Posts tagged #planning

Bullet Journaling for Peak Productivity

A paper planner can be a powerful tool in the digital age. The market for planners certainly offers a wide varieties to meet your individual needs. What works for me has been the infinitely flexible Bullet Journal. The system, created by Ryder Carroll, has transformed the lives of creatives, professionals, and overwhelmed multitaskers.

Why would I go back to paper when so much of my life is managed using my phone? For one thing, the act of writing helps me remember what I wrote. Research suggests that writing by hand engages the brain’s motor pathways, expanding the connections between what you intend to do and your working memory. Have you ever written a grocery list and then left the list at home, but you remembered what was on it? Writing it out helped you.

Bullet journal


Another reason I love planning on paper has to do with the picture superiority effect, which means that our memories have better recall with pictures than words. I don’t get too fancy with my layouts (check out Instagram and Pinterest for some super creative inspiration), but I do mix up my utilitarian style by changing colors schemes each week. The colors transform the week’s information into a mental picture, making it easier for me to remember the notes I’ve taken in my notebook.

So with science backing up the power of paper planning in recall and working memory, what is the Bullet Journal exactly? First, I recommend going directly to Ryder Carroll’s tutorial to see his process for “rapid journaling” to basically dump all of the thoughts from your brain onto the page, and then later track what’s been done. He has also just released a book on using his system that you can check out if so inclined.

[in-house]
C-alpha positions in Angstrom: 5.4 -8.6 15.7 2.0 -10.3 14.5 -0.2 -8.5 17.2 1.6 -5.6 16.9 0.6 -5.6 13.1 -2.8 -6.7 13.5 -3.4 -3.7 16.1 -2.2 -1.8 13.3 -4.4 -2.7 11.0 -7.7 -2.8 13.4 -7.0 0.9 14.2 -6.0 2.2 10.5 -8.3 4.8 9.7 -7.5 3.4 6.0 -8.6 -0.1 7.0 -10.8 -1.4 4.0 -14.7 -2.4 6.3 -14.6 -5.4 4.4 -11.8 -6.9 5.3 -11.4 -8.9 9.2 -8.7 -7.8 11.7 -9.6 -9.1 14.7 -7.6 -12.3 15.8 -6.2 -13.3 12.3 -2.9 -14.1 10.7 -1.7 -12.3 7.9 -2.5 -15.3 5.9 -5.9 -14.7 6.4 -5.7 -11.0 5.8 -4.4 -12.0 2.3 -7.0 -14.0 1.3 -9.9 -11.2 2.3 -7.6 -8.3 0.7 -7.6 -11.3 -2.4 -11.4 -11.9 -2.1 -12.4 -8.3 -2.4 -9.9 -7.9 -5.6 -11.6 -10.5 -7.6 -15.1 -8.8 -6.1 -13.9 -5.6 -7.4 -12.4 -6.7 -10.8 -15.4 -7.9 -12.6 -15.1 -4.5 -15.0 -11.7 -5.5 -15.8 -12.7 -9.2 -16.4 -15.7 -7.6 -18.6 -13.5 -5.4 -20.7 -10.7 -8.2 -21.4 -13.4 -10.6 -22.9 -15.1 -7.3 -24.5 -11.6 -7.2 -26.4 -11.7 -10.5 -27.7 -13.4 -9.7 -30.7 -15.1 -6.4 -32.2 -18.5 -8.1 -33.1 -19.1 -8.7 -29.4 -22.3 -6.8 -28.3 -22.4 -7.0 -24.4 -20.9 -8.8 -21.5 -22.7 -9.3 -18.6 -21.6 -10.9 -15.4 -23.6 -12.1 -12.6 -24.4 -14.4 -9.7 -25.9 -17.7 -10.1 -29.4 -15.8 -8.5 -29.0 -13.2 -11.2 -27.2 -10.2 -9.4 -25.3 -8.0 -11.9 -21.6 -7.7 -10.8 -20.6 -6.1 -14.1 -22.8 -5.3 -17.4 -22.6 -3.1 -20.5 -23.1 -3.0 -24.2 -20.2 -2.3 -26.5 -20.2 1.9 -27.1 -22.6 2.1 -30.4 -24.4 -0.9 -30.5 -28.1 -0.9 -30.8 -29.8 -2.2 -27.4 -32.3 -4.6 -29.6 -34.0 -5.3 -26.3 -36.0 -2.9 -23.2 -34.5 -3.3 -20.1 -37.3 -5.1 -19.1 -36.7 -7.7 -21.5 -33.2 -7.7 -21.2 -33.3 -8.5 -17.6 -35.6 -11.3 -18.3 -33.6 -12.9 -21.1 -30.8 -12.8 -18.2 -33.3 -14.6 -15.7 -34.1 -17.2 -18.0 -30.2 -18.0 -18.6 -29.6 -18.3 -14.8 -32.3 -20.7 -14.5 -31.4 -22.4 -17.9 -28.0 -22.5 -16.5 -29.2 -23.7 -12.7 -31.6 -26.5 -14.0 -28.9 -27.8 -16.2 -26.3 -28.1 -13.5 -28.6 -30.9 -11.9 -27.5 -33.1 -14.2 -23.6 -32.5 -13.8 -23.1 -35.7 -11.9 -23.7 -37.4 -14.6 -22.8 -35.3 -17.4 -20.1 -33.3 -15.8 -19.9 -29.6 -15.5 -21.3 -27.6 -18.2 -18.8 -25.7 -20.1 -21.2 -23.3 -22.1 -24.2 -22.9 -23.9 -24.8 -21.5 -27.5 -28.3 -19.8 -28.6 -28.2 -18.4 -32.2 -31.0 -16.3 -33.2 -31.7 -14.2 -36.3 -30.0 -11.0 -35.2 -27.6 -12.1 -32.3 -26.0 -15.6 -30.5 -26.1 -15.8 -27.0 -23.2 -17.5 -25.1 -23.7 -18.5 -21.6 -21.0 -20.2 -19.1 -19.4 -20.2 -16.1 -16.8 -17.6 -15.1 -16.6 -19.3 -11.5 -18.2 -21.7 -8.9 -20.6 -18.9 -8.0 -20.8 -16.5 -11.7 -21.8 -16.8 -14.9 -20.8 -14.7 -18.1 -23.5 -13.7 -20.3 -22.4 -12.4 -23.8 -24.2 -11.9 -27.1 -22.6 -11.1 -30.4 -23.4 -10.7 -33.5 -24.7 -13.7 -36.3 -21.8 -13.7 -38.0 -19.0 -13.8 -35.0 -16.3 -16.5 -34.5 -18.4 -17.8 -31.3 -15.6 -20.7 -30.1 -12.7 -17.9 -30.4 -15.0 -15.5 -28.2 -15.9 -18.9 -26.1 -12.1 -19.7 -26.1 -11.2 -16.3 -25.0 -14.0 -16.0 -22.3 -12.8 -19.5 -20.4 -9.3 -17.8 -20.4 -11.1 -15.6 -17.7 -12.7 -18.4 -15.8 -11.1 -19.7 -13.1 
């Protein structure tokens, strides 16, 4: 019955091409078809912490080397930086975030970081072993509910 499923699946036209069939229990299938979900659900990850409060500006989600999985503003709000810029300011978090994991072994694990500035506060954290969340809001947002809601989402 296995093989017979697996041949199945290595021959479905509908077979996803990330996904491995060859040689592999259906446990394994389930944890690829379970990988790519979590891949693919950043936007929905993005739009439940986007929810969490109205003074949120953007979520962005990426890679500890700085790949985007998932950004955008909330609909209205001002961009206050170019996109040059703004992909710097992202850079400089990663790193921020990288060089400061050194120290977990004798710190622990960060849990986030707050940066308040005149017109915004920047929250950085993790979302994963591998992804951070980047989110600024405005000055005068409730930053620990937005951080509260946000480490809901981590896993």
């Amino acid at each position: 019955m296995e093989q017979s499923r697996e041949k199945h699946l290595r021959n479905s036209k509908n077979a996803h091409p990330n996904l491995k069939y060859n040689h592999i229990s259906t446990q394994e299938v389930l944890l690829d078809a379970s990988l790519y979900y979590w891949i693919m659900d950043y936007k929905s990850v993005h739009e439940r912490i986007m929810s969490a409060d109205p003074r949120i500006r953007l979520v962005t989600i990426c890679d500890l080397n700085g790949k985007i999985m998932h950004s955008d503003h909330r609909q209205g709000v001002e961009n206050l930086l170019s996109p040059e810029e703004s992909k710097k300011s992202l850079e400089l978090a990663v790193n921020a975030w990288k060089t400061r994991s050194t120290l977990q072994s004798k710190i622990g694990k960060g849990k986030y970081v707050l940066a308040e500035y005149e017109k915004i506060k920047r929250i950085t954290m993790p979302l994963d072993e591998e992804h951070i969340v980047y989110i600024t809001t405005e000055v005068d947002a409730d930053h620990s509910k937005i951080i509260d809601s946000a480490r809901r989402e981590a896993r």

The main features of the Bullet Journal system that attracted me:

  • A dot grid journal with numbered pages

  • Blank pages - no pre-printed pages that I won’t use taking up space

  • Index for tracking what goes where in the journal

The major reason my Bullet Journal works for me is that I keep everything together in one place: my to do lists, my meeting schedule, plus notes for personal and professional happenings. The pages are numbered and I keep track of what’s where by filling in the index as I go through the year. Because the pages aren’t pre-filled out, my meeting notes are adjacent to the current weekly planning layout.

Pro Tip: I have categories for my index, such as my list of months, meeting notes for the Wilbanks Consulting Group, meeting notes for another organization, and my personal-related notes. Keeping these together in my index makes it so much easier to find what I need!

With some experimentation, I’ve figured out that I am most productive when I use a Gantt-style task list that faces my weekly schedule on the next page:

Bullet Journal

Guess what I never use? The monthly calendar page. Since I don’t use this type of page, I don’t include it in my journal. The great thing about the blank dot grid pages is that whatever you need a page to be, it can serve that purpose.

In today’s world, I’ll never operate without my electronic devices. But the truth is that I’m so much more productive when I pair my digital life with the power of paper planning.

Posted on November 13, 2018 and filed under Career.

Planning for Emergencies at Work